Based on the Ch. N. Bialik edition of homiletical narratives (Haggadot) from the Mishnah and Talmud, this anthology selects narratives pertaining to general didactic themes of philosophy and ethics.
Halbertal, Moshe, and Avishai Margalit. Idolatry. Cambridge, MA: Harvard University Press, 1992.
Moving from idolatry as bigotry against an anthropomorphic monotheist deity to a Talmudic dismissal of anthropomorphism and bigotry alike toward a philosophical understanding of anthropomorphic idolatry as an epistemological and ethical error to the Talmudic understanding of idolatry as a “strange worship” of a strange deity, the book shows how this ambiguity of the strangeness never resolves. The work is a paradigmatic example of thinking and analyzing rabbinic texts in a framework of strictly conceived philosophical concepts. Translated from Hebrew by Naomi Goldblum.
Handelman, Susan A. Slayers of Moses: The Emergence of Rabbinic Interpretation in Modern Literary Theory. Albany: State University of New York Press, 2014.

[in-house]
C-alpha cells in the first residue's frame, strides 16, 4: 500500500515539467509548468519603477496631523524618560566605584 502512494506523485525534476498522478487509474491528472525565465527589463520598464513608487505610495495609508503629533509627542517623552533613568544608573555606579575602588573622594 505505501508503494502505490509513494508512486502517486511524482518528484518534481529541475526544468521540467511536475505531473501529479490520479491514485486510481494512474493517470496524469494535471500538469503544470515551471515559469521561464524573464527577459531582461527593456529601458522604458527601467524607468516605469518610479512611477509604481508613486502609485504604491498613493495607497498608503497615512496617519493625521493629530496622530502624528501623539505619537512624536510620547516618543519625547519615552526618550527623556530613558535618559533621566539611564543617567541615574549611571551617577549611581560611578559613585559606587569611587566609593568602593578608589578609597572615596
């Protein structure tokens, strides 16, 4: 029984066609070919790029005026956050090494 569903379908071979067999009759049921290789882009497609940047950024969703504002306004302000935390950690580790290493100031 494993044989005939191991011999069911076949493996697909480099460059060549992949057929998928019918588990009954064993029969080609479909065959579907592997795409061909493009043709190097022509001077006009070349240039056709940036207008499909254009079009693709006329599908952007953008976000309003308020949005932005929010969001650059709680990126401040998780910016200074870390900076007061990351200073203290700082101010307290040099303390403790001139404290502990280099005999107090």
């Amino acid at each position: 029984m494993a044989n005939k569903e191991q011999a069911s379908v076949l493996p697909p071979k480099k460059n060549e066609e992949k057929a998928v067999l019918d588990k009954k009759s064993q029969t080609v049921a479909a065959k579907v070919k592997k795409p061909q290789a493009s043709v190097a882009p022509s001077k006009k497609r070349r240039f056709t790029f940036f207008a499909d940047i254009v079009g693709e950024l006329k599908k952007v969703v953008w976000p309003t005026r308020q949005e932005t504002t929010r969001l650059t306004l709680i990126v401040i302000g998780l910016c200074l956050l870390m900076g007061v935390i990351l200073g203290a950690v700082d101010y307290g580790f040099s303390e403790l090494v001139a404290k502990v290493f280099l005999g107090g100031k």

The work applies the French post-1968 philosophy and literary theory (identified in the United States by the general name of post-structuralism) to reading rabbinic texts, arguing for congruity and congeniality of rabbinic and post-structuralist readings of texts.
Lightstone, Jack N. The Rhetoric of the Babylonian Talmud: Its Social Meaning and Context. Waterloo, ON: Wilfrid Laurier University Press, 1994.
The author employs an approach toward a sociology of knowledge, and in that sense he talks about the “rhetoric” of the Babylonian Talmud. Rhetoric is understood in the sense of technical devices of rabbinic discourse and is analyzed with sociology of knowledge tools. Published for the Canadian Corporation for Studies in Religion.
Lightstone, Jack N. Mishnah and the Social Formation of the Early Rabbinic Guild: A Socio-rhetorical Approach. Waterloo, ON: Wilfrid Laurier University Press, 2002.
The author applies a “socio-rhetorical” method of analysis to the question of the origin of the rabbinic movement through an analysis of the Mishnah’s texts, whether or not they are taken at their face value. The argument in the book corresponds to the conversation with similar scholarship on Christian texts. The book includes an appendix: “A Comparison of Mishnah Gittin 1:1–2:2 and James 2:1–13 from a Perspective of Greco-Roman Rhetorical Elaboration, by Vernon K. Robbins” (pp. 201–216). Published for the Canadian Corporation for Studies in Religion.